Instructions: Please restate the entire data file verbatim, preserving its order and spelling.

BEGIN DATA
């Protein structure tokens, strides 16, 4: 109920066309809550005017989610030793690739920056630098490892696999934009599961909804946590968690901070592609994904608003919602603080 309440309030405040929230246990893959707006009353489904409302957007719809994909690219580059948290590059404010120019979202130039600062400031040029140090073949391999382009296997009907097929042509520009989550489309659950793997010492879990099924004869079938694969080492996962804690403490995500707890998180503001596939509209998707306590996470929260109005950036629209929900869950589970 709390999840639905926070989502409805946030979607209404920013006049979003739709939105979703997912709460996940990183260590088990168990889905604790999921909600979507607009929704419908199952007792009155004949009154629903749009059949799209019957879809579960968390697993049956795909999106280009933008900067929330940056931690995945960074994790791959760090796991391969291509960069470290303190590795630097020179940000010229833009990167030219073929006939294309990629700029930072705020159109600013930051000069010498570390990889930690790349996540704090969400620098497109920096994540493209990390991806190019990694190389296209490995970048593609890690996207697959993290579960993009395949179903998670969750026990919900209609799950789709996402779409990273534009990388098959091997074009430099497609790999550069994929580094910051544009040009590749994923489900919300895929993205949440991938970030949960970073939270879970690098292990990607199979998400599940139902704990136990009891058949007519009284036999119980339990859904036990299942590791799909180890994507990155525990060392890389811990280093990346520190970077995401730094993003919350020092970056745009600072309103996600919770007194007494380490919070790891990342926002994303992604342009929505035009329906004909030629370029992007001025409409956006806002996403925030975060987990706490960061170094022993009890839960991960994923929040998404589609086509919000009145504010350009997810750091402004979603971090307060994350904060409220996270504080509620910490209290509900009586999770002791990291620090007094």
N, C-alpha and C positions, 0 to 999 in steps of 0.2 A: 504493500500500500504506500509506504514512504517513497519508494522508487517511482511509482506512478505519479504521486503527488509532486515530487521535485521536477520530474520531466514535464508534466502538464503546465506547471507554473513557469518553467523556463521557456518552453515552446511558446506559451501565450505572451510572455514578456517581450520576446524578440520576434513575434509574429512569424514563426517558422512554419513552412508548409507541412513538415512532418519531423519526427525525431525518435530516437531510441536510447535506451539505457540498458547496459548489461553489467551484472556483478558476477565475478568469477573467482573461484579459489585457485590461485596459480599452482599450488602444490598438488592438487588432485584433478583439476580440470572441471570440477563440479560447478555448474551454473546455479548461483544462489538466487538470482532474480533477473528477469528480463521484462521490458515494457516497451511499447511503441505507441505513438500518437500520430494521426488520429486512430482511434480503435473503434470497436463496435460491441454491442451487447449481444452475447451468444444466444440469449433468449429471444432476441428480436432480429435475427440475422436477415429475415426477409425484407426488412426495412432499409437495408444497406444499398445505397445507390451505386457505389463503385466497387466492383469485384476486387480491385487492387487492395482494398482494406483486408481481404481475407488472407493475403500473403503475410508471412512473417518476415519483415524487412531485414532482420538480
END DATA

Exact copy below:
């Protein structure tokens, strides 16, 4: 109920066309809550005017989610030793690739920056630098490892696999934009599961909804946590968690901070592609994904608003919602603080 309440309030405040929230246990893959707006009353489904409302957007719809994909690219580059948290590059404010120019979202130039600062400031040029140090073949391999382009296997009907097929042509520009989550489309659950793997010492879990099924004869079938694969080492996962804690403490995500707890998180503001596939509209998707306590996470929260109005950036629209929900869950589970 709390999840639905926070989502409805946030979607209404920013006049979003739709939105979703997912709460996940990183260590088990168990889905604790999921909600979507607009929704419908199952007792009155004949009154629903749009059949799209019957879809579960968390697993049956795909999106280009933008900067929330940056931690995945960074994790791959760090796991391969291509960069470290303190590795630097020179940000010229833009990167030219073929006939294309990629700029930072705020159109600013930051000069010498570390990889930690790349996540704090969400620098497109920096994540493209990390991806190019990694190389296209490995970048593609890690996207697959993290579960993009395949179903998670969750026990919900209609799950789709996402779409990273534009990388098959091997074009430099497609790999550069994929580094910051544009040009590749994923489900919300895929993205949440991938970030949960970073939270879970690098292990990607199979998400599940139902704990136990009891058949007519009284036999119980339990859904036990299942590791799909180890994507990155525990060392890389811990280093990346520190970077995401730094993003919350020092970056745009600072309103996600919770007194007494380490919070790891990342926002994303992604342009929505035009329906004909030629370029992007001025409409956006806002996403925030975060987990706490960061170094022993009890839960991960994923929040998404589609086509919000009145504010350009997810750091402004979603971090307060994350904060409220996270504080509620910490209290509900009586999770002791990291620090007094």
N, C-alpha and C positions, 0 to 999 in steps of 0.2 A: 504493500500500500504506500509506504514512504517513497519508494522508487517511482511509482506512478505519479504521486503527488509532486515530487521535485521536477520530474520531466514535464508534466502538464503546465506547471507554473513557469518553467523556463521557456518552453515552446511558446506559451501565450505572451510572455514578456517581450520576446524578440520576434513575434509574429512569424514563426517558422512554419513552412508548409507541412513538415512532418519531423519526427525525431525518435530516437531510441536510447535506451539505457540498458547496459548489461553489467551484472556483478558476477565475478568469477573467482573461484579459489585457485590461485596459480599452482599450488602444490598438488592438487588432485584433478583439476580440470572441471570440477563440479560447478555448474551454473546455479548461483544462489538466487538470482532474480533477473528477469528480463521484462521490458515494457516497451511499447511503441505507441505513438500518437500520430494521426488520429486512430482511434480503435473503434470497436463496435460491441454491442451487447449481444452475447451468444444466444440469449433468449429471444432476441428480436432480429435475427440475422436477415429475415426477409425484407426488412426495412432499409437495408444497406444499398445505397445507390451505386457505389463503385466497387466492383469485384476486387480491385487492387487492395482494398482494406483486408481481404481475407488472407493475403500473403503475410508471412512473417518476415519483415524487412531485414532482420538480